Ben Way, 30, is best known for his appearance in Channel 4’s Secret Millionaire in 2006.
Way grew up in Devon and left school at 16 to run the computer consultancy he had started at 15. At 17, he developed a search engine for online shopping, Pulsar, the rights for which he received an investment of £25m.
In 2007, he became chief innovations officer at Brightstation Ventures, a venture capital fund with $100m to invest in internet ventures.
Way is managing director of The Rainmakers, an innovations and incubation company. He has helped launch HorsesMouth, the pro social mentoring website, and Viapost, an online postal company.
He is single and has a base in London, but spends most of his time in Miami.
Did you think you would get to where you are?
No. I still cannot believe where I am. I should be on a farm, married with children, claiming my Devonshire heritage. My father is an accountant, my mother an artist and writer, but my upbringing had a lot to do with agriculture.
I have lived a life that I never have expected when I was younger, although it has not been easy. At 16,
I did not have any major plans. I was already running a business and I just went with the flow.
When you realised that you had made your first million pounds were you tempted to slow down?
I made my first million when I was 17. My share of the company Pulsar was worth £15m.
Absolutely I did not want to slow down. The money has never really been why I enjoy business. It is a nice side effect. It used to be far more important to me but once you have earned millions, the best thing you can do is to make other people rich, and doing that happens to make money for me too.
What is the secret of your success?
Failure has taught me more than success. Every time I have had a good kicking and fallen over I have managed to pick myself up and get on with it. At 17 I had raised £25m, but by 21 I had lost everything because I was diluted out of the company by the investors. That taught me who my friends were, how business deals are created and fall apart, and that the only time you need to look at contracts is when you make or lose a lot of money.
Have you had time for personal financial planning?
I put a lot of my money back into the businesses that I create. I am young enough to take that risk, and I don’t worry too much about the future. I’m quite capable of finding properties and redeveloping them. I am very hands-on with any new asset, and I want to add value to it myself and get my
hands dirty. But I have an amazing personal assistant. A good PA doubles your capacity to work. That is my one recommendation.
What is your basic business philosophy?
We take very early stage high-risk businesses to market. Nobody else really does what we do. It is so high risk that nobody will touch it. The risk of failure of each company is huge but so is the potential.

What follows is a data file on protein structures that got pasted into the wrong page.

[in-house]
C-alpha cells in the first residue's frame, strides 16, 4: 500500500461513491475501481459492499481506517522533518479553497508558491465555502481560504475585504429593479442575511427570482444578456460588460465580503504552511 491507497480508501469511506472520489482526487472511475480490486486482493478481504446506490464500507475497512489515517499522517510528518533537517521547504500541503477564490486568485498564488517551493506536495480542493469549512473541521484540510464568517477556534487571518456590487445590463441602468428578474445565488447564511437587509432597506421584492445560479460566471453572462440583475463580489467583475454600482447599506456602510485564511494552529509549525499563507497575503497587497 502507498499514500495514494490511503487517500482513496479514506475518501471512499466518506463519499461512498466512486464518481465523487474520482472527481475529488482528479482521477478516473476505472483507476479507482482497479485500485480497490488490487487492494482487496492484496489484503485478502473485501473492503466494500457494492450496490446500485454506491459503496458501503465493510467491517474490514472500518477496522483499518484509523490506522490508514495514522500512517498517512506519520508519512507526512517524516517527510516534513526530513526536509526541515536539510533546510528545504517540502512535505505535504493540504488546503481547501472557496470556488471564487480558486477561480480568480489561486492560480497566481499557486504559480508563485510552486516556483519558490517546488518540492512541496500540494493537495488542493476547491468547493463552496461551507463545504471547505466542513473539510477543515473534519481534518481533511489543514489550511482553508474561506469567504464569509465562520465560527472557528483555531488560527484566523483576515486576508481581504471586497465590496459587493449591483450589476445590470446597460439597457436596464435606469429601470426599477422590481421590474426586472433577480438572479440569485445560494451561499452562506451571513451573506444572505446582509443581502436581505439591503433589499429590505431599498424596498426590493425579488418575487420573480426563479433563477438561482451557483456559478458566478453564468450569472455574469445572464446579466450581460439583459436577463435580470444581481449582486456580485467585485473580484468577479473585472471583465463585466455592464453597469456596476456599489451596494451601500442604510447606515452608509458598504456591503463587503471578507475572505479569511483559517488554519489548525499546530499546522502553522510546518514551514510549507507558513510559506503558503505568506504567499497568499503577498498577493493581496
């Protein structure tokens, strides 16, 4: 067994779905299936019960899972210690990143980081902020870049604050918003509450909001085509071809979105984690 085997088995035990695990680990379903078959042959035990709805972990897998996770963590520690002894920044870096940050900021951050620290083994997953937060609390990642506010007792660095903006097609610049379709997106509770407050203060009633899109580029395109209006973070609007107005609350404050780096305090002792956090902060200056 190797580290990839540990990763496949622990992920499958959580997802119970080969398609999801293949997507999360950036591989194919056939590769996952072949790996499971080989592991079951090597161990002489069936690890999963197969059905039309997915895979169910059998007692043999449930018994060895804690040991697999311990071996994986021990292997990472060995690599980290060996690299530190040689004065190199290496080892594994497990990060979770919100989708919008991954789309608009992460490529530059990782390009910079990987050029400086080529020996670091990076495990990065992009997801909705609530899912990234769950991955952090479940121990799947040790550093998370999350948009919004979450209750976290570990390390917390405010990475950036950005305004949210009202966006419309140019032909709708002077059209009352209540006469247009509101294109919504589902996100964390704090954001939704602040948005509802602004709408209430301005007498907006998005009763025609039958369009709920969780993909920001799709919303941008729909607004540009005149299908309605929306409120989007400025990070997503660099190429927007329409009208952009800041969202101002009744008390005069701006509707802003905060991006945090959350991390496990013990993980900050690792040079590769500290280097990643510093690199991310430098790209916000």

We work with companies that are just ideas and make them a reality. But a good idea is worth nothing unless you can implement it with the help of really good people.
Do you want to carry on till you drop?
I will carry on until I drop because my business is my hobby. It is an addiction in its own right. I can only spend about a week on the beach before I end up starting a new business.
Have you made a pension provision?
No, none at all. Isn’t that terrible? I regard my property portfolio and my company as a pension.
What is your commitment to philanthropy?
Through Secret Millionaire I gave over £40,000 to various people, including the Pedro club, a youth organisation. I’m also patron of Social Firms, an organisation that helps people with disabilities find employment.
Did you allow yourself the odd indulgence?
Yes, I rebuilt a Maxum 41 foot power yacht, which was fun. It is based in Miami. I took it from an asset worth hardly anything to an almost brand new yacht.
I also have a Panther, a lovely classic car that lives in England but is about to be taken out to the US. Such cars are very unusual over there. I did a lot of work on the engine but not completely rebuilding it.
What is your money-saving tip in the recession?
I suppose I no longer use my credit lines as much as I used to. Credit lines are a tool if you use them correctly, but in a recession you want to reduce your exposure
What was your most prudent investment?
It is probably property, though I was lucky to get out before the downturn.
I bought a flat in Sussex Gardens near Hyde Park Corner for £300,000 in 2004, which I redesigned from a two-bedroom one-bathroom apartment to a flat with three bedrooms (two
en suite bathrooms), a gym and office. I was able to knock through a ground floor wall that had been blocked off, including a cellar. I invested an additional £70,000 in the property, and sold it for £750,000 two years later. If I had not taken the risk on the extra space I would have only got £500,000.
I’m picking up low cost Section Eight homes – where the government pays for the rent – and which are easy to turn around and make quite a lot of money on. They are effectively like UK council housing. Property is currently a good investment because it is low-cost relative to the peak market. There is a chance that it could take another drop, but I think it is a good risk.
I never buy a property to enjoy it. I’m always buying them to turn around and to add value. I never get attached to my assets.
What is the most you have ever paid for a bottle of fine wine or champagne?
I have a competition with a business partner where each month one of us pays and we have to exceed the cost of the last dinner. We are currently on about £2,000. We spent £1,000 on a bottle of red wine.
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